malignant mimic

malignant mimic

A generic term for a non-malignant lesion with an aggressive, malignant appearance.

Endoscopic lesions mimicking malignancy include “ragged”, well-circumscribed ulcers that histologically appear in an amorphous eosinophilic background, with sheets of closely packed acini, cells with swollen granular cytoplasm, variably-sized, often hyperchromatic nuclei, mitotic activity and a lesion that fades into benign regenerative mucosa.

Other endoscopic malignant mimics seen in the oesophagus, stomach and rectum consist of fibrinopurulent exudate, which covers aggregates of bizarre cells with variable amounts of granular cytoplasm, hyperchromatic pleomorphic nuclei. 

A lesion that grossly or microscopically mimics malignancy, which may be induced by inflammation, radiation therapy, chemotherapy, and evoke cytologic features of malignant lesions.
Segen's Medical Dictionary. © 2012 Farlex, Inc. All rights reserved.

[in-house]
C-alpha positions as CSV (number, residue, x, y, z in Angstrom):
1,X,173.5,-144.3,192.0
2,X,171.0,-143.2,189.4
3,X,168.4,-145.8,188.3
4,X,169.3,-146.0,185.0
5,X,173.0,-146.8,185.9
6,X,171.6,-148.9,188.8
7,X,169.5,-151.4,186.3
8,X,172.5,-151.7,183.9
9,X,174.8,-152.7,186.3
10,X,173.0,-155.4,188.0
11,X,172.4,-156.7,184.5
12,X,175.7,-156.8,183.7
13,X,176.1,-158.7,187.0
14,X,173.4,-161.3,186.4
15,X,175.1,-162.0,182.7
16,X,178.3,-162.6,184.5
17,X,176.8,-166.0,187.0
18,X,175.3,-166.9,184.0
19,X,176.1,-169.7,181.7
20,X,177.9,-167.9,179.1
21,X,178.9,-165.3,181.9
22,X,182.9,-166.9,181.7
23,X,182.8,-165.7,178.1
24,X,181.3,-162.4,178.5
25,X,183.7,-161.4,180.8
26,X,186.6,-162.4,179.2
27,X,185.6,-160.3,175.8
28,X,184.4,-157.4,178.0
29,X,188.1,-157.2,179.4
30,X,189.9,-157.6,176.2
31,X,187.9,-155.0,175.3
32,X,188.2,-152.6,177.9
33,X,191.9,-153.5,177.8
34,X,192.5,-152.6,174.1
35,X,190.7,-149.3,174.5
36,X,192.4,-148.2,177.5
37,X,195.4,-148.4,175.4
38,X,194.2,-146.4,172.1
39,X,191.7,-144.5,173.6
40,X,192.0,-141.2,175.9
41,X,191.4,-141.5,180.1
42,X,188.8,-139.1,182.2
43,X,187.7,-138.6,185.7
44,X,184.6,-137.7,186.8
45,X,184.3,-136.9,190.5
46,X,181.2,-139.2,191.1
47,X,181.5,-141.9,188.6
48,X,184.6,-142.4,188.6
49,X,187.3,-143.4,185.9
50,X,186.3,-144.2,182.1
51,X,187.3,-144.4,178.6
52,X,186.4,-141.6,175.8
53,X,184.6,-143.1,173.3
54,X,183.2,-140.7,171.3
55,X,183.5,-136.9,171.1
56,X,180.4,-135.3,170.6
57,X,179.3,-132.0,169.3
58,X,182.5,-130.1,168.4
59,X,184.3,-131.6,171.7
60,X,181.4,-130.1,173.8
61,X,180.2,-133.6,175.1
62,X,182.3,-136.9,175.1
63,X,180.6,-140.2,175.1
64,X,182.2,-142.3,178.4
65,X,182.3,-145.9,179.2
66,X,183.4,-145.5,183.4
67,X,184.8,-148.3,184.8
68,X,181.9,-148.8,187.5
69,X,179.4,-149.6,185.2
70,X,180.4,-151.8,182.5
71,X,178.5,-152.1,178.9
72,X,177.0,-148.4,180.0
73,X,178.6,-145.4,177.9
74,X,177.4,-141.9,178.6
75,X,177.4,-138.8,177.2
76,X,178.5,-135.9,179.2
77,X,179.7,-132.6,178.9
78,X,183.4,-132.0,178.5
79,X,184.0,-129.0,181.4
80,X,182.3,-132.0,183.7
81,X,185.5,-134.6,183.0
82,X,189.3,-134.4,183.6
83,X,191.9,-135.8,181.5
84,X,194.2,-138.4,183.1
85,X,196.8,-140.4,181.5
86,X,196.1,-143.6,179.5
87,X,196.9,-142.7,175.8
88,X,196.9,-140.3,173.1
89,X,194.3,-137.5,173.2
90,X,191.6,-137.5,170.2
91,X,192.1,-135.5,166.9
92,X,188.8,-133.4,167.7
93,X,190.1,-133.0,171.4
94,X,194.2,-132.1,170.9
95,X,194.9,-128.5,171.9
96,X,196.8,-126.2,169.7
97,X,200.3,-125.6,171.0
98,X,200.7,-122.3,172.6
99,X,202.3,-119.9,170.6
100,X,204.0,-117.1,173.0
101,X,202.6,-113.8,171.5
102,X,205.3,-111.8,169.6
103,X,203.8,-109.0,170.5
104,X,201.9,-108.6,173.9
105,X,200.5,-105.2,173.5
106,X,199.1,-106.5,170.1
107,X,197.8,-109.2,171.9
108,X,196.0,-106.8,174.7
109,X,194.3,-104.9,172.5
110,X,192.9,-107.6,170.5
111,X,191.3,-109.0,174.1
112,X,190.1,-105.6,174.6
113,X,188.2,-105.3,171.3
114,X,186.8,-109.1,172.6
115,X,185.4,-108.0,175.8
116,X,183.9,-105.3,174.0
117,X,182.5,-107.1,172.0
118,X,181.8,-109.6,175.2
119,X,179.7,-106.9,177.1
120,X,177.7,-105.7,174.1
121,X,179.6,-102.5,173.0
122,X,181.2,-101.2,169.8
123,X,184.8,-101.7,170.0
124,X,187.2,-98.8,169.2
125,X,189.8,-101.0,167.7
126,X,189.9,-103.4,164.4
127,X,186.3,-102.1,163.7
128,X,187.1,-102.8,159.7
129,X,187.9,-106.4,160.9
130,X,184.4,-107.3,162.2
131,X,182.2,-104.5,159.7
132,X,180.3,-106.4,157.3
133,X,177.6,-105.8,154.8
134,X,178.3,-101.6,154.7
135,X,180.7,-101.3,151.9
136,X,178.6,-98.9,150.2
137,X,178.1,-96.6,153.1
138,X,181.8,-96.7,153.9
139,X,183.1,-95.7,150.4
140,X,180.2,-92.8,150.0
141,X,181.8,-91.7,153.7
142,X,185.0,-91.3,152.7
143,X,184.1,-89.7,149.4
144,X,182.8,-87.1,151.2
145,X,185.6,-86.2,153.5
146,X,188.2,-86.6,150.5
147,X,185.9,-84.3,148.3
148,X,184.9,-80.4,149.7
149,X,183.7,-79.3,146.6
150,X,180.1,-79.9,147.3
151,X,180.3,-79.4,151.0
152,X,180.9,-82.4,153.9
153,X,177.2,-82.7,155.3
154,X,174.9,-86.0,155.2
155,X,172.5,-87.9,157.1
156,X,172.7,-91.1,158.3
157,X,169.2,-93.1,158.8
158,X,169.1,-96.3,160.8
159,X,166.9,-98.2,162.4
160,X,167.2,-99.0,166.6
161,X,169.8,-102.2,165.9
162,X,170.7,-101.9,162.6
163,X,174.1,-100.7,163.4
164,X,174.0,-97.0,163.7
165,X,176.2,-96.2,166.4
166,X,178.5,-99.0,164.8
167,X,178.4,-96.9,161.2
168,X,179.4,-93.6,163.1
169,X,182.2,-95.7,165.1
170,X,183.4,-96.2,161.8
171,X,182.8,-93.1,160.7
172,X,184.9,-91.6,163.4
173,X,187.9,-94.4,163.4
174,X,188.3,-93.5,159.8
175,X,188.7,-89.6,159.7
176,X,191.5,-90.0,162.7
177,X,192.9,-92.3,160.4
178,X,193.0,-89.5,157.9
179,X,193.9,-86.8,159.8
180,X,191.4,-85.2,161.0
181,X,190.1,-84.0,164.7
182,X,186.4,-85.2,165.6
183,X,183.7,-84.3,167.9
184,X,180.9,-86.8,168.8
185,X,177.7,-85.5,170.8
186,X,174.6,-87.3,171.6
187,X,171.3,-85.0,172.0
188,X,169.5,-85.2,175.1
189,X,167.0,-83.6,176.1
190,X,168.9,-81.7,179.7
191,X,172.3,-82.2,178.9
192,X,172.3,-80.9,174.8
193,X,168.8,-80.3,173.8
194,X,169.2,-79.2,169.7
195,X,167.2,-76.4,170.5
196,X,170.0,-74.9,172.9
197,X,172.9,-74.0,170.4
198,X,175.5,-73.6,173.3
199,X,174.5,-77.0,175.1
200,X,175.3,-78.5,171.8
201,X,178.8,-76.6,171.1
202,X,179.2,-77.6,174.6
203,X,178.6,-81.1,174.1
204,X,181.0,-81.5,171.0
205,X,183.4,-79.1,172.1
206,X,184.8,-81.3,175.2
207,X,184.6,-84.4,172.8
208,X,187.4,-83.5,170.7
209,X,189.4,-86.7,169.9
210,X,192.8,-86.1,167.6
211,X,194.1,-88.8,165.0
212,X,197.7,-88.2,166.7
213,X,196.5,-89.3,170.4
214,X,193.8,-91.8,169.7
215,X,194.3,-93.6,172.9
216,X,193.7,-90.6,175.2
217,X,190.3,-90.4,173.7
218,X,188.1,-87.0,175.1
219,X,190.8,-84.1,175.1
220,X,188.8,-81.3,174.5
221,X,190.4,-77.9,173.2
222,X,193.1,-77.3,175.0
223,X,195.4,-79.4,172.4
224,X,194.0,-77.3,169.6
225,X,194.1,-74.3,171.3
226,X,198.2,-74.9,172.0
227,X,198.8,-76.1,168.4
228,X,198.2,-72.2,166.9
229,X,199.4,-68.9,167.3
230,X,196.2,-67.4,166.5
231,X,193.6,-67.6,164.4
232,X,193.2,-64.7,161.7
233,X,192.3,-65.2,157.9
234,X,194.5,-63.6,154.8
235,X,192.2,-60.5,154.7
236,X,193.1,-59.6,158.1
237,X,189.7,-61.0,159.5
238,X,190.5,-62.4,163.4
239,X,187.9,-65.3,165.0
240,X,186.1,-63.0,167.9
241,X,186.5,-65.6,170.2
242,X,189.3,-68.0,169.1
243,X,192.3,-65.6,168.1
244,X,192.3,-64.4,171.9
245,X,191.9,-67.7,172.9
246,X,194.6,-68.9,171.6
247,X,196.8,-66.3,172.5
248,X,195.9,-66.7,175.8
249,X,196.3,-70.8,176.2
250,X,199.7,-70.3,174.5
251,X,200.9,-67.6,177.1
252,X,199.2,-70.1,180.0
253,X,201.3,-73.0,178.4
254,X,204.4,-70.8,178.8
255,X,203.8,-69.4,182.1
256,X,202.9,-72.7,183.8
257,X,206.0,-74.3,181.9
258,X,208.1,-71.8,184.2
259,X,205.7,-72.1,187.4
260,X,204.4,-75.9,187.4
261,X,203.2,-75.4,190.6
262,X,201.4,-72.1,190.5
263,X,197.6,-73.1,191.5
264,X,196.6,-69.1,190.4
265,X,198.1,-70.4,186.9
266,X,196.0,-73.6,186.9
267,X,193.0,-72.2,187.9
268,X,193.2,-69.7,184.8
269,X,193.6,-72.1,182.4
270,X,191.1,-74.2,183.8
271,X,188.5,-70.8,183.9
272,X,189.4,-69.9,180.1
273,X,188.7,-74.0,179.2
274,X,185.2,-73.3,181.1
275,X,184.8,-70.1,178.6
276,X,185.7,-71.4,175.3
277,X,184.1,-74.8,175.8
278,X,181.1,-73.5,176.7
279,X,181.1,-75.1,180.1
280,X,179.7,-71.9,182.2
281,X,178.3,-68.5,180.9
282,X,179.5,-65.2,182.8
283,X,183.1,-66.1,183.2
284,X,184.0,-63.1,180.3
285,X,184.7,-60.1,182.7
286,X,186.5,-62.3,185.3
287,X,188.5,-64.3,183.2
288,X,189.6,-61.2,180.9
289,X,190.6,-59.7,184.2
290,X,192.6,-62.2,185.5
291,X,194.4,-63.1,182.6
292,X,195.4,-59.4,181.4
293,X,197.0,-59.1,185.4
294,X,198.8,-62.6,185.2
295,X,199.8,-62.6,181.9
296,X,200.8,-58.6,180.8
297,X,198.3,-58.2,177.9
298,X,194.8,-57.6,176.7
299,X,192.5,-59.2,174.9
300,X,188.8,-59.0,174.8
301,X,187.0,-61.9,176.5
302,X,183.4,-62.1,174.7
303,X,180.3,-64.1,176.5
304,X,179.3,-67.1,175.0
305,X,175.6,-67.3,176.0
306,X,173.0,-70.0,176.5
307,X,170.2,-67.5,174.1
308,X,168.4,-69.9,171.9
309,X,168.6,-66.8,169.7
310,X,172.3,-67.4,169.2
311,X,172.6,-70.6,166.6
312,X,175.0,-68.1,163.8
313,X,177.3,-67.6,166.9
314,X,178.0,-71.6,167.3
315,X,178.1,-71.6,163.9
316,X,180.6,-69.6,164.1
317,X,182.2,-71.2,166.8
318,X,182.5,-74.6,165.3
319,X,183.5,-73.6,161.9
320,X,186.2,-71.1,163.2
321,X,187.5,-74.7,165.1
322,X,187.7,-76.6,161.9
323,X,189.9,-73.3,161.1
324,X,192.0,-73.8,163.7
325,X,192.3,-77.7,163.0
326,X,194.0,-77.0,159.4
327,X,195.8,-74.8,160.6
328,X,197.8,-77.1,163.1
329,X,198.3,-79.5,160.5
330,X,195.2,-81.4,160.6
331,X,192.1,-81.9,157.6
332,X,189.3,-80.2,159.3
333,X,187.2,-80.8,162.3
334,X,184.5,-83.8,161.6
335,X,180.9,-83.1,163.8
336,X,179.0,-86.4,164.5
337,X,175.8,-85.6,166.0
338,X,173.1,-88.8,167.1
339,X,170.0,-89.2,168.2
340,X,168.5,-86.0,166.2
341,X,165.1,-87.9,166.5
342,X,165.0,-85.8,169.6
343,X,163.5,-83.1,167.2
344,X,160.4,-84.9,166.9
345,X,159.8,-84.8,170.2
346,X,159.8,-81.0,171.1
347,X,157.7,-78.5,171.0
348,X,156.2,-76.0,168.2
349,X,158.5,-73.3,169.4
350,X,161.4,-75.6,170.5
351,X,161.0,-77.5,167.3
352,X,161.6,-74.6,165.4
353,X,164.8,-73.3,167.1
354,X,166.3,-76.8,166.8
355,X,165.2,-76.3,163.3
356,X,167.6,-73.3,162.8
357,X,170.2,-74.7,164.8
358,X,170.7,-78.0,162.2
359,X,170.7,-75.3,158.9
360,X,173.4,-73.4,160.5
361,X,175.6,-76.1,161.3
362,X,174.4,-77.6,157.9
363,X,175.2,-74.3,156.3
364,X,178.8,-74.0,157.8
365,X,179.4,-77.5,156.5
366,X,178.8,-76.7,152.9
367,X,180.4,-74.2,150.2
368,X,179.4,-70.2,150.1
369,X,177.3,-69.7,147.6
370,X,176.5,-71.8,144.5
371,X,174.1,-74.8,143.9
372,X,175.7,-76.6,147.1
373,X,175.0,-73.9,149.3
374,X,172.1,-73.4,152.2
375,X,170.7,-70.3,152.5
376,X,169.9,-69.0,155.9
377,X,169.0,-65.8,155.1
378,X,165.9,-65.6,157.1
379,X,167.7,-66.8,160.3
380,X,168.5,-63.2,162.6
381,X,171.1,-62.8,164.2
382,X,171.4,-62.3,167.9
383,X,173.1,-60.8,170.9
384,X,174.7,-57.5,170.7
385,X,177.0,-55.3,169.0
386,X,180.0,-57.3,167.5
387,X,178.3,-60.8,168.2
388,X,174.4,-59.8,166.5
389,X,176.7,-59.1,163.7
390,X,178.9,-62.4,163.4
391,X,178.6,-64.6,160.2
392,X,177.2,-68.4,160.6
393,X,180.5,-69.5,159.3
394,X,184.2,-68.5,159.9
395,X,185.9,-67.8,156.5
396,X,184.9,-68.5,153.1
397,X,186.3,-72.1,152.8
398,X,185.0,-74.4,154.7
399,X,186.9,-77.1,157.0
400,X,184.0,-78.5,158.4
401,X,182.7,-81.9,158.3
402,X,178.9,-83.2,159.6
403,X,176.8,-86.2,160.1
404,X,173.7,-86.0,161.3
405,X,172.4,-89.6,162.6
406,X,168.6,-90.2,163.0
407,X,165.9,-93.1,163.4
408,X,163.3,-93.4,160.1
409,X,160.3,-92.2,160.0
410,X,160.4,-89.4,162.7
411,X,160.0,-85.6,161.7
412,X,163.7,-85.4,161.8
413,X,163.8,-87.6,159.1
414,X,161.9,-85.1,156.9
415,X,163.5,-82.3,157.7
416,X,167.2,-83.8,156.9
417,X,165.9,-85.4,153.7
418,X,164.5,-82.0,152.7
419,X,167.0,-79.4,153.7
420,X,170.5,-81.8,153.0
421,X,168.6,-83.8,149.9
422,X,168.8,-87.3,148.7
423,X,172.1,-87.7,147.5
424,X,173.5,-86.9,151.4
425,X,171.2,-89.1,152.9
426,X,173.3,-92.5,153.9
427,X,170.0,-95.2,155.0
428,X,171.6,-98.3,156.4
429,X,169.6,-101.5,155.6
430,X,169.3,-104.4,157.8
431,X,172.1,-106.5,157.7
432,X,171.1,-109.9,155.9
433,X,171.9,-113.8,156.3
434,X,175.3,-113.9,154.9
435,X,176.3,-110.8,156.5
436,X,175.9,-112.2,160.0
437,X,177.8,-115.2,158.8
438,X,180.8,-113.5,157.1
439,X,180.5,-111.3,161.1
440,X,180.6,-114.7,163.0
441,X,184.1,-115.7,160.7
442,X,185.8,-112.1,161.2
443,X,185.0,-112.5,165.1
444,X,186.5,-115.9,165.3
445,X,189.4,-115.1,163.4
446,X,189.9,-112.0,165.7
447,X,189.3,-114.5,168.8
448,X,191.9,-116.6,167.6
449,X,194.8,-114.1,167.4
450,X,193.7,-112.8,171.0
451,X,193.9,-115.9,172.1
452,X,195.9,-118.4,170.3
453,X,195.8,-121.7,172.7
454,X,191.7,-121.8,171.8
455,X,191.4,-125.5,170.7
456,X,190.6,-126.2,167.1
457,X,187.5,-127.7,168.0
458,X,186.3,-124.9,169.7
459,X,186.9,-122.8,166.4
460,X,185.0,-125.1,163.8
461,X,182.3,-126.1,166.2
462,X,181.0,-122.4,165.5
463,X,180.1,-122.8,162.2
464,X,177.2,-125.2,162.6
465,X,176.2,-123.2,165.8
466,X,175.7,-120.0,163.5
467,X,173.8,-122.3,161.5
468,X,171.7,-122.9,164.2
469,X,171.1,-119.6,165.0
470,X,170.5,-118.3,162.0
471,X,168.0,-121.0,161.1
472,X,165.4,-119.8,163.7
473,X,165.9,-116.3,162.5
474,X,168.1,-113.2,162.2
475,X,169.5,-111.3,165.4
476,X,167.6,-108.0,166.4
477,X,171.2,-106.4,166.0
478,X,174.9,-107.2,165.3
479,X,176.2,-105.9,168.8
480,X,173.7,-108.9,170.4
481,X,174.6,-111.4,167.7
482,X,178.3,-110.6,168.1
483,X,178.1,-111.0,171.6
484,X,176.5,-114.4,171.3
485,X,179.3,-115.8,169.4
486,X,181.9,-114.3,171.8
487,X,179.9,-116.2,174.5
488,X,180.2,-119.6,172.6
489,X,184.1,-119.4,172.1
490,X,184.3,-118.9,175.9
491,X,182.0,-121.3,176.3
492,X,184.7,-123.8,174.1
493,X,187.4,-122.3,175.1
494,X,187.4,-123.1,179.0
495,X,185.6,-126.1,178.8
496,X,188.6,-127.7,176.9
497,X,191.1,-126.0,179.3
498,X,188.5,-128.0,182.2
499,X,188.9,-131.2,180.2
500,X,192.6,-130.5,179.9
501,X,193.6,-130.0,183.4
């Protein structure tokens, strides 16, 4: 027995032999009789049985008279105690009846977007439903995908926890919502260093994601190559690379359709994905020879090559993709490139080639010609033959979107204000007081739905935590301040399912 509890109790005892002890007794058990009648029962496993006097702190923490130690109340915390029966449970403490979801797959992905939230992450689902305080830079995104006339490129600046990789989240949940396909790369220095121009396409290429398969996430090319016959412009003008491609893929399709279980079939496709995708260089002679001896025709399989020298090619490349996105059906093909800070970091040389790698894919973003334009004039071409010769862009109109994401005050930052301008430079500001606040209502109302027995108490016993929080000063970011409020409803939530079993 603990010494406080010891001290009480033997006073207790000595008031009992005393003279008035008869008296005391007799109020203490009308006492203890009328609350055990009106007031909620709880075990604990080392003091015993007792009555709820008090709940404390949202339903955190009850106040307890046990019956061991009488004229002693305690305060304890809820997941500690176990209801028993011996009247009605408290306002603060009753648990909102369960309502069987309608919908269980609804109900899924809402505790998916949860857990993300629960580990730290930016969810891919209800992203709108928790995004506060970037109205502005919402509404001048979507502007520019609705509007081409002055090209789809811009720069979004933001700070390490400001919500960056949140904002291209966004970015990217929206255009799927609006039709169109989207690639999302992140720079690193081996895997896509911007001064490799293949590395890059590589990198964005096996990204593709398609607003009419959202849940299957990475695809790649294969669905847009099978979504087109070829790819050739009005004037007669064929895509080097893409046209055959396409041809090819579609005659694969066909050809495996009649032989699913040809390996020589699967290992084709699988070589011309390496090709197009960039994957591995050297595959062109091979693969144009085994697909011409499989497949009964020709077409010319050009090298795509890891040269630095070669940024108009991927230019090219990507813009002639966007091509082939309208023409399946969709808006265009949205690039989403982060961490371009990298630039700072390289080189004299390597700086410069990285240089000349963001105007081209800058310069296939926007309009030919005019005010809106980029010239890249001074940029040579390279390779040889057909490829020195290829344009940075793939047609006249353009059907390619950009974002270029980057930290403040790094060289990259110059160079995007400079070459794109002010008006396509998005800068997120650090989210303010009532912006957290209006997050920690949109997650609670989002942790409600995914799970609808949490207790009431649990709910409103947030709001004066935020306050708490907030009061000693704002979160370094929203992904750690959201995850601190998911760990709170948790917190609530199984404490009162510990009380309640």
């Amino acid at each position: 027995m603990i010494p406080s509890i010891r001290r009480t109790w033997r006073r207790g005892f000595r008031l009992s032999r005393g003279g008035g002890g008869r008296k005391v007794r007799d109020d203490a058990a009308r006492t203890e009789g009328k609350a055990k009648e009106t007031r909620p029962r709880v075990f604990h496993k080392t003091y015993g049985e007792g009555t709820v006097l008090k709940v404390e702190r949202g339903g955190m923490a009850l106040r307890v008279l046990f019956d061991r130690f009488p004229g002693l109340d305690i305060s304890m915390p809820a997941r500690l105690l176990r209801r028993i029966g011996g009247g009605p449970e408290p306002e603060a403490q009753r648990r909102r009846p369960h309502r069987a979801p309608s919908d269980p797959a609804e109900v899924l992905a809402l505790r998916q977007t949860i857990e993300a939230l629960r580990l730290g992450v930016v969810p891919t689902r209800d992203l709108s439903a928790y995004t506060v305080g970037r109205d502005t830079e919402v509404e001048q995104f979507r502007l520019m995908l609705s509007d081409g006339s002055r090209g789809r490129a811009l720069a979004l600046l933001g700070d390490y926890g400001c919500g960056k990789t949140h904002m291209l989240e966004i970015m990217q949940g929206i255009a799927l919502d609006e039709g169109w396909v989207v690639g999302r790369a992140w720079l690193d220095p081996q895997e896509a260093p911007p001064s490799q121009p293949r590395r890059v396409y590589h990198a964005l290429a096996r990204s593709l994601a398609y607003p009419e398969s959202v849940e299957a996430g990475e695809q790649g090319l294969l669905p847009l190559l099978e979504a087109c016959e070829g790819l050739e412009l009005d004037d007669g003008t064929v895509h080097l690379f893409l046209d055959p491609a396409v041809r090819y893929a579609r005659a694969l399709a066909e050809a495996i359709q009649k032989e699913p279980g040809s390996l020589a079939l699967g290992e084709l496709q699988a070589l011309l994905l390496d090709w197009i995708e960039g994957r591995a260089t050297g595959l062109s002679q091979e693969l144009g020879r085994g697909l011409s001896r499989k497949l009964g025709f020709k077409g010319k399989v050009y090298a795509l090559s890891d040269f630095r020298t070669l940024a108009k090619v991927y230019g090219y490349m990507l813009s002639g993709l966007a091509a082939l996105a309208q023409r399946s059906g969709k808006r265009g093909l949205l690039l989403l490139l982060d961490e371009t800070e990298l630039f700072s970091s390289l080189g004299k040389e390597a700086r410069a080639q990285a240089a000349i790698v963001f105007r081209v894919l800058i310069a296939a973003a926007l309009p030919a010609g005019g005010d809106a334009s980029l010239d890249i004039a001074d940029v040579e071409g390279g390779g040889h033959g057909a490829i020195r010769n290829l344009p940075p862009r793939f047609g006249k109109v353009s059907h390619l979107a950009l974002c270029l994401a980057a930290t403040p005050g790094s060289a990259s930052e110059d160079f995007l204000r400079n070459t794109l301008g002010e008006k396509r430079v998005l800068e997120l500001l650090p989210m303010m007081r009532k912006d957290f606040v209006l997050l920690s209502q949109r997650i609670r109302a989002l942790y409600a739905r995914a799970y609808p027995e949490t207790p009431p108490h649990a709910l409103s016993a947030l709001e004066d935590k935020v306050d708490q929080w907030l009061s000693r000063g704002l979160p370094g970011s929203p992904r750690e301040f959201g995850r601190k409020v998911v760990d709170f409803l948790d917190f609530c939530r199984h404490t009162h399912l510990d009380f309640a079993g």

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Fine-needle aspiration of soft tissue perineurioma: A comparative analysis of cytomorphology and immunohistochemistry with benign and malignant mimics. Cancer Cytopathol 2016;124:6518.
Part 2 in the September issue will include 3 articles: Graham Slack, MD, has prepared an article titled "The Pathology of Reactive Lymphadenopathies: A Discussion of Common Reactive Patterns and their Malignant Mimics"; Allen Gown, MD, has written "Diagnostic Immunohistochemistry: What Can Go Wrong and How to Prevent It"; and Kasmintan Schrader, MBBS, PhD, and colleagues have written "How to Screen for Hereditary Cancers in General Pathology Practice."
Once again, it is the lack of significant nuclear pleomorphism, cytologic atypia, and abnormal mitoses that most clearly separates IMT from its malignant mimics. The slitlike vascularity typical of IMTs is not seen in LMSs.

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